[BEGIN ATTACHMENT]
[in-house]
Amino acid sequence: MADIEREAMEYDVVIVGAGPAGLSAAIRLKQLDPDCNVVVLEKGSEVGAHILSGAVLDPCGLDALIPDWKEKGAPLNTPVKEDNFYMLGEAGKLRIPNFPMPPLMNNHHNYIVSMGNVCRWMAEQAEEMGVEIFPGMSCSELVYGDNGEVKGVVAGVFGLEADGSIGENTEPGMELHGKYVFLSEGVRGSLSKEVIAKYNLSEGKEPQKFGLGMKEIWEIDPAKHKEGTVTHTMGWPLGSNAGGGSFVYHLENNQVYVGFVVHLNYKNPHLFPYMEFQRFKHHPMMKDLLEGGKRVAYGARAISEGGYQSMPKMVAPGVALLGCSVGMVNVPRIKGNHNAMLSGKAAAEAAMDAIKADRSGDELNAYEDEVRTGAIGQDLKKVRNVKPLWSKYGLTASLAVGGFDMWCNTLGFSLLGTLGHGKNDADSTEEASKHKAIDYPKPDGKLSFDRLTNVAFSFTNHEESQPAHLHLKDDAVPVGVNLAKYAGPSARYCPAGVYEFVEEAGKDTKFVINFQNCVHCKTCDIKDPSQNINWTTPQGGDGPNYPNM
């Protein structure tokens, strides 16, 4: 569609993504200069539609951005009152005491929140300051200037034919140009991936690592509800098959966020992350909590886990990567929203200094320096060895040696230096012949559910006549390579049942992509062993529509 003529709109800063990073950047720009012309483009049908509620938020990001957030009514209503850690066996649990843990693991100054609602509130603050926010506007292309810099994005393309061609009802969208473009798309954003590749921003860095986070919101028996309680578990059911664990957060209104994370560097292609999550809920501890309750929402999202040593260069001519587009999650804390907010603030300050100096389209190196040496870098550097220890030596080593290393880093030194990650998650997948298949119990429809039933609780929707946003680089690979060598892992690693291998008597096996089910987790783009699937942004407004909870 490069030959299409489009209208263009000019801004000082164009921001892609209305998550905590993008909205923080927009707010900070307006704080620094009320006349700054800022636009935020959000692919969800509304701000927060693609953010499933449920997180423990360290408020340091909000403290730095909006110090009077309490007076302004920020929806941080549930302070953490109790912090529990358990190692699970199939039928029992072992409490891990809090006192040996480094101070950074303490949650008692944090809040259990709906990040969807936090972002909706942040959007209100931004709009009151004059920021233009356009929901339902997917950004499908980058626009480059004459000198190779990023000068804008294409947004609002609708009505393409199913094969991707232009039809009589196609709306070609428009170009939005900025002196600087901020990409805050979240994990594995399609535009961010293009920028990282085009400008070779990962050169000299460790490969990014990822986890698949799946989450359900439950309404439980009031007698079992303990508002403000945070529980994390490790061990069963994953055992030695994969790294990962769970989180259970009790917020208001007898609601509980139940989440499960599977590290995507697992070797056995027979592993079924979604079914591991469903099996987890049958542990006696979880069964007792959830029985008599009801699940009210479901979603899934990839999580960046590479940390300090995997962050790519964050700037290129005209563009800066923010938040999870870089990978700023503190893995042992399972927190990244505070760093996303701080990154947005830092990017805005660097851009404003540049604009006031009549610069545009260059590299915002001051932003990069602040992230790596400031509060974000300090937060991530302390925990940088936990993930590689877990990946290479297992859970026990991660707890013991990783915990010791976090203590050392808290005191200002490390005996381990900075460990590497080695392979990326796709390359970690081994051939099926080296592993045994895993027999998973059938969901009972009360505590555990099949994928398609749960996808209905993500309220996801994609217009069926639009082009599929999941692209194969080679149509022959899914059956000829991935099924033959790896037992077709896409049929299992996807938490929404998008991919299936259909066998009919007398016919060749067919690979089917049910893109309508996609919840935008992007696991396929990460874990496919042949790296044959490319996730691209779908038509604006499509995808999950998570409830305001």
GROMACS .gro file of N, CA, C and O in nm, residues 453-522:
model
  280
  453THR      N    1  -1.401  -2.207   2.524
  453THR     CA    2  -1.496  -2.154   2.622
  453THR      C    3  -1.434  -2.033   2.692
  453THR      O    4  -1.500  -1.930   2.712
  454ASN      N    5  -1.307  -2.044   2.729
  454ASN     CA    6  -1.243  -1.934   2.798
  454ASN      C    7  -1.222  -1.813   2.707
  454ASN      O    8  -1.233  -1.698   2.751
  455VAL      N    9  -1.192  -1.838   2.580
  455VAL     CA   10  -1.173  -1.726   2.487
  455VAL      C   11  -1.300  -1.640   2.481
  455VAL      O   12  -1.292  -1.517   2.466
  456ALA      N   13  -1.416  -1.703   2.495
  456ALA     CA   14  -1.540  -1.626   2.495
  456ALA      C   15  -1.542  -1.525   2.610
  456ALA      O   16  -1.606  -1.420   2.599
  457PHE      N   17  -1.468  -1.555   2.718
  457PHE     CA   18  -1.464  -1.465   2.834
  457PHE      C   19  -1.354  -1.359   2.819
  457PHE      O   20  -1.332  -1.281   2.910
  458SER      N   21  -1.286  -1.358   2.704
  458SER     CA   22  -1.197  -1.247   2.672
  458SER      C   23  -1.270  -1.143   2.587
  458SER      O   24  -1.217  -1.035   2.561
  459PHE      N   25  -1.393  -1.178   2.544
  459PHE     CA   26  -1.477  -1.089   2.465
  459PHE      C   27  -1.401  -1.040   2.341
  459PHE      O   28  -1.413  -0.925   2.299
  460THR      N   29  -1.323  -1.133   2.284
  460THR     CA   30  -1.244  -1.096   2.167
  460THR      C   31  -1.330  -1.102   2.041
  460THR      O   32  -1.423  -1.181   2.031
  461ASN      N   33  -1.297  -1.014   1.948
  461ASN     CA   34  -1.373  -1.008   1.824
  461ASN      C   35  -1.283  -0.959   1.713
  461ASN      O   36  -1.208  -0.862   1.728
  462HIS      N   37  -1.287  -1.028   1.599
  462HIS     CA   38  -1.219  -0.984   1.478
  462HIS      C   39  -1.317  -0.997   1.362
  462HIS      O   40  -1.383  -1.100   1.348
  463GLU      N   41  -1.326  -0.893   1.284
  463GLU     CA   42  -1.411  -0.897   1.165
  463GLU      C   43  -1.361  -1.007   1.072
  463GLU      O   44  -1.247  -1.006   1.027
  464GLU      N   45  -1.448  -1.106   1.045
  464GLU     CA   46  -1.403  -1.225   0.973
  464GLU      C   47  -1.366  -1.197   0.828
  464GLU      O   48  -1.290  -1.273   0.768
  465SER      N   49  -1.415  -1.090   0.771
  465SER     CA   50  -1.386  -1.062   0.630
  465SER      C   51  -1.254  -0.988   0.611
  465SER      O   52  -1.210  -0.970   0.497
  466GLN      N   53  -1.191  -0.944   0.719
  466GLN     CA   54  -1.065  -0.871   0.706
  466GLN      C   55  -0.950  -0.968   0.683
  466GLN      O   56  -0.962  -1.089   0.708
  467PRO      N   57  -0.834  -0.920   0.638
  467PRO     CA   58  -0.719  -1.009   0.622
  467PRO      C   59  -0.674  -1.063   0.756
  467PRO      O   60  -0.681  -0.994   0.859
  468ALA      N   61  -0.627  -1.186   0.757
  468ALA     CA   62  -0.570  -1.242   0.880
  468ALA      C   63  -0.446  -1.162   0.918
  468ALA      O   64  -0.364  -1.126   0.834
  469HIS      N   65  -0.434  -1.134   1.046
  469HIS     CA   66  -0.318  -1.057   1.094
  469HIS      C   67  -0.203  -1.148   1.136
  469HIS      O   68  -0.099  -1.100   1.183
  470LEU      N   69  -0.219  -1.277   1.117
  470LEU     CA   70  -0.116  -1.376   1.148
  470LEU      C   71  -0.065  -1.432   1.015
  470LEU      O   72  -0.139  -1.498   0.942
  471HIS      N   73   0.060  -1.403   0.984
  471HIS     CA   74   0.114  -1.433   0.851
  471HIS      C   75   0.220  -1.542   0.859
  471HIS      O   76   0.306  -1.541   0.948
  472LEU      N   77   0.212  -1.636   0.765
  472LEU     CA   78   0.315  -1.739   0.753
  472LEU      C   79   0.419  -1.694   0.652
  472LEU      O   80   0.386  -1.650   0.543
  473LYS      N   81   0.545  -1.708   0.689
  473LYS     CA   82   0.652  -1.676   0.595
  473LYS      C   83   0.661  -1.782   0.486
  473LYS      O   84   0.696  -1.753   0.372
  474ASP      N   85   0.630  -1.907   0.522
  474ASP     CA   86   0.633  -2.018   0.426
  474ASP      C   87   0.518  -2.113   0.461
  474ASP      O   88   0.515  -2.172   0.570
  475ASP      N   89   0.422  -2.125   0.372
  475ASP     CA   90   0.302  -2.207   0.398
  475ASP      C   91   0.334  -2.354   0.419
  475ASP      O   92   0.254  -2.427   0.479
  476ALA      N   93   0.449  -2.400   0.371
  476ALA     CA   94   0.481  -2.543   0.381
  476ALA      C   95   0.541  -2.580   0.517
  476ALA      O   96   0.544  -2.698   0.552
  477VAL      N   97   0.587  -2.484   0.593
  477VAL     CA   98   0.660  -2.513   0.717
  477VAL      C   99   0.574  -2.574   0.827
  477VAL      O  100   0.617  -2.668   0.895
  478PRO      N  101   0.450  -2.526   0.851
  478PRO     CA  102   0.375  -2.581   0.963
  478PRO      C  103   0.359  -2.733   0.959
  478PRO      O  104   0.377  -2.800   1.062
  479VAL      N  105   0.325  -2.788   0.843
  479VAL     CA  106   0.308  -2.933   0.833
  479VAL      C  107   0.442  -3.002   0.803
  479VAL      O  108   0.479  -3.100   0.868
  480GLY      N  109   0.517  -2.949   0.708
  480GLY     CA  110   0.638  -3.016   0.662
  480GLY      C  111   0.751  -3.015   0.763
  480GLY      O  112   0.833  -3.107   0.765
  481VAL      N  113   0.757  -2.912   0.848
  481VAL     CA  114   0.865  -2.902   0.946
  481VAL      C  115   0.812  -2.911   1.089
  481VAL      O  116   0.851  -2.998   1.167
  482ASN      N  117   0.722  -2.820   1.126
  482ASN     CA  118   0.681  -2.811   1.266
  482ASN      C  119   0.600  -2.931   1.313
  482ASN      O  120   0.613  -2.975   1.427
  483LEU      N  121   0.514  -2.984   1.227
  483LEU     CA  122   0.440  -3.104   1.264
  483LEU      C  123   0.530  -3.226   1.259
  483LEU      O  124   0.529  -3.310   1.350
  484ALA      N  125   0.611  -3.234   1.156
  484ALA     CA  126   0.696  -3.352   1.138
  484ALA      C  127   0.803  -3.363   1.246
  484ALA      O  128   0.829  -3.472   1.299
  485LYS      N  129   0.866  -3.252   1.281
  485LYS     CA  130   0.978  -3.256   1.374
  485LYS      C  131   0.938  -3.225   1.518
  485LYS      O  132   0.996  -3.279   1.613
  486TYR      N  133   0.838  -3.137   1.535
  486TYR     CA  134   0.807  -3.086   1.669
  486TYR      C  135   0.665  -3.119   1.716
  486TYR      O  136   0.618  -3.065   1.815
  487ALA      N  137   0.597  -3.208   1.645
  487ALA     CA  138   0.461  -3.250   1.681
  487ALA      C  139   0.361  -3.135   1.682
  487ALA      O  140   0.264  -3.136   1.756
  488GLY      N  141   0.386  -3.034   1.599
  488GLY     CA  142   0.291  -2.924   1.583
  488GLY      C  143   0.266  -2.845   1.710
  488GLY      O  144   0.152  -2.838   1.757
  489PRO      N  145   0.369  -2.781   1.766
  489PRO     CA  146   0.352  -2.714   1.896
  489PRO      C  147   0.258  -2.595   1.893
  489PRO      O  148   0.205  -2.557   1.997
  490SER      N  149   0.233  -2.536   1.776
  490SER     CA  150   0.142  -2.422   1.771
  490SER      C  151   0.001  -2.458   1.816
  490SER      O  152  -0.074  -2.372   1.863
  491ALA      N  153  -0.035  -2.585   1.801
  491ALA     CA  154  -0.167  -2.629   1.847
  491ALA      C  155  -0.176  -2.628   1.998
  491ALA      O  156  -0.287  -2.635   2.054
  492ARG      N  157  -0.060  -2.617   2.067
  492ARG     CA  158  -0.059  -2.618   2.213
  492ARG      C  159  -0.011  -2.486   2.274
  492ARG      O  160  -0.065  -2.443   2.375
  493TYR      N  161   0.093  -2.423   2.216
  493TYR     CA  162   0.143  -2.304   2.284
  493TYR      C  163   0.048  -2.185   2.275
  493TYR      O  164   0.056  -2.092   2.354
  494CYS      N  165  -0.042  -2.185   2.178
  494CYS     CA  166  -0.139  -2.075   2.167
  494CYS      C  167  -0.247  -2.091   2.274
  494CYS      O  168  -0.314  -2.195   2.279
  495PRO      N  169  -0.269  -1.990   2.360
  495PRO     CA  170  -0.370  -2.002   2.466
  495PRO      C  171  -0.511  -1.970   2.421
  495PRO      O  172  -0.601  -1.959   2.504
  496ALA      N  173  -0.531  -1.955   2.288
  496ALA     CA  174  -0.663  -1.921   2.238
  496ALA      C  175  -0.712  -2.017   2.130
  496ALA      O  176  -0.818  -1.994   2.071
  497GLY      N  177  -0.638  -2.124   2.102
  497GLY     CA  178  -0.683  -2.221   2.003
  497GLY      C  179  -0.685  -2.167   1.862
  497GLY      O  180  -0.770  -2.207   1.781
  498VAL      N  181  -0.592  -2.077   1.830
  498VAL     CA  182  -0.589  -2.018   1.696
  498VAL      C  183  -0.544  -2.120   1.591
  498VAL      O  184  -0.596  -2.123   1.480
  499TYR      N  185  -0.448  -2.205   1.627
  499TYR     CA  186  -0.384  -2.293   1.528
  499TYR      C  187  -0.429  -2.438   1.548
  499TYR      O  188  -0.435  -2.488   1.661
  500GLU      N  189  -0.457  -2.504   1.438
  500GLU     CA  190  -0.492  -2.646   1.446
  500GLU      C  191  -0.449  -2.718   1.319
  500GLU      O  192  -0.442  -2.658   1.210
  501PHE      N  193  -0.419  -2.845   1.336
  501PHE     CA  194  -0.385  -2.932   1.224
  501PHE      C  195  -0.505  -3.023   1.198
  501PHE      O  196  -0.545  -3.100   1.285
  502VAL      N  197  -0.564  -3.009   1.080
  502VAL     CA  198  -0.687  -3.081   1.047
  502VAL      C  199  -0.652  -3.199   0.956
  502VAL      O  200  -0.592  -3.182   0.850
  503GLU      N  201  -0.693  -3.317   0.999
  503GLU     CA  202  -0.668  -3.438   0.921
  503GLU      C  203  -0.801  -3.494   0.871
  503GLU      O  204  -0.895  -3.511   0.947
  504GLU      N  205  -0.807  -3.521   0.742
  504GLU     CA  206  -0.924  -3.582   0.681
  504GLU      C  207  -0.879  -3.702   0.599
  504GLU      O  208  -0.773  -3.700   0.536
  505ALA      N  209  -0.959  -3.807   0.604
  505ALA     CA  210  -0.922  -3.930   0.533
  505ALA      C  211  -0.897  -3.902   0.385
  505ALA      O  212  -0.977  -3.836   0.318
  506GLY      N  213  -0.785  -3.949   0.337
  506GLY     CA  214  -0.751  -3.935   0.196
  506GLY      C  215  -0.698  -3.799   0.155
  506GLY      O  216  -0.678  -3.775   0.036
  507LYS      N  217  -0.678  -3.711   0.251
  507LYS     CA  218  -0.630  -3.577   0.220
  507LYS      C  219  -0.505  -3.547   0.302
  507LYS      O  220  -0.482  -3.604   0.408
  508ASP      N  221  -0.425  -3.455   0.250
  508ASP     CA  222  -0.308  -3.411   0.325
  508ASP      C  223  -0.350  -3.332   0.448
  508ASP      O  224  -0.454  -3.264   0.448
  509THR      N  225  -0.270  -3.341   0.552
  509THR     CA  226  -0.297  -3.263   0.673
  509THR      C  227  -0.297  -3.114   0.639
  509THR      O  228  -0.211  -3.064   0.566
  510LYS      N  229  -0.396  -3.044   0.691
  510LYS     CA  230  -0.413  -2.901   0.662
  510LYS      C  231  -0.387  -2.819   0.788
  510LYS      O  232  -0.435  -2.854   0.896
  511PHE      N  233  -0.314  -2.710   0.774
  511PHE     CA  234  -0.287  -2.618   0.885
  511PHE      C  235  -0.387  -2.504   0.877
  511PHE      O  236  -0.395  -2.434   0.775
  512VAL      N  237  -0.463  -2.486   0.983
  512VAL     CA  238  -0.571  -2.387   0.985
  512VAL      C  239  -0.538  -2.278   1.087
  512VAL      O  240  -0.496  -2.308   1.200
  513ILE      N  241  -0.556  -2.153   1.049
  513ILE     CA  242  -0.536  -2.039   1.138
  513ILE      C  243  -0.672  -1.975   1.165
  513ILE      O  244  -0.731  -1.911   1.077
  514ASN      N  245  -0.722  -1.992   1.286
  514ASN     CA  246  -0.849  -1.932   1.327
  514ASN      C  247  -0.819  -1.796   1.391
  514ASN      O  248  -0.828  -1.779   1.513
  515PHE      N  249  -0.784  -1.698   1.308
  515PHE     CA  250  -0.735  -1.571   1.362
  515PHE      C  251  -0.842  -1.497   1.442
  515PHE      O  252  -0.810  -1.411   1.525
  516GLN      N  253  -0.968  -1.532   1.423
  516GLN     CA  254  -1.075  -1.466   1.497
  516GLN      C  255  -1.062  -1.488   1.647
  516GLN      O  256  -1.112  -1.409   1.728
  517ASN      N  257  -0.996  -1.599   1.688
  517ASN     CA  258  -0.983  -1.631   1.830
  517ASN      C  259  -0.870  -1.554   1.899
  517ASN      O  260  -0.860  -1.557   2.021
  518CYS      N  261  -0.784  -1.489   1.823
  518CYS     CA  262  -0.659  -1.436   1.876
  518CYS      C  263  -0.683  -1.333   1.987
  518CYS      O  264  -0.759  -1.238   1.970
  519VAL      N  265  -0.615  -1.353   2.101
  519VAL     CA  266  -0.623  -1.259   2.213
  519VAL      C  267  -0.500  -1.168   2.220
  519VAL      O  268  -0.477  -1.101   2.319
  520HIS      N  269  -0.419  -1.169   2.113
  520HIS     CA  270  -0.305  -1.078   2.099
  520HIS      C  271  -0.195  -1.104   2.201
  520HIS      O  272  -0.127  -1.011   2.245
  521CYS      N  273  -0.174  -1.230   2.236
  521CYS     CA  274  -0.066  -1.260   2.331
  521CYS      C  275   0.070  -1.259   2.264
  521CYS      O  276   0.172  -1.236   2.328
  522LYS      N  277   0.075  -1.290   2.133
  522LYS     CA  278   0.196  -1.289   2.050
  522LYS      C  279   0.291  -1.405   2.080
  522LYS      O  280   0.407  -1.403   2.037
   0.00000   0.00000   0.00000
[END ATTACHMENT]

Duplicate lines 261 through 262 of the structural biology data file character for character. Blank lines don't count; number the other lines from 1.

  516GLN      C  255  -1.062  -1.488   1.647
  516GLN      O  256  -1.112  -1.409   1.728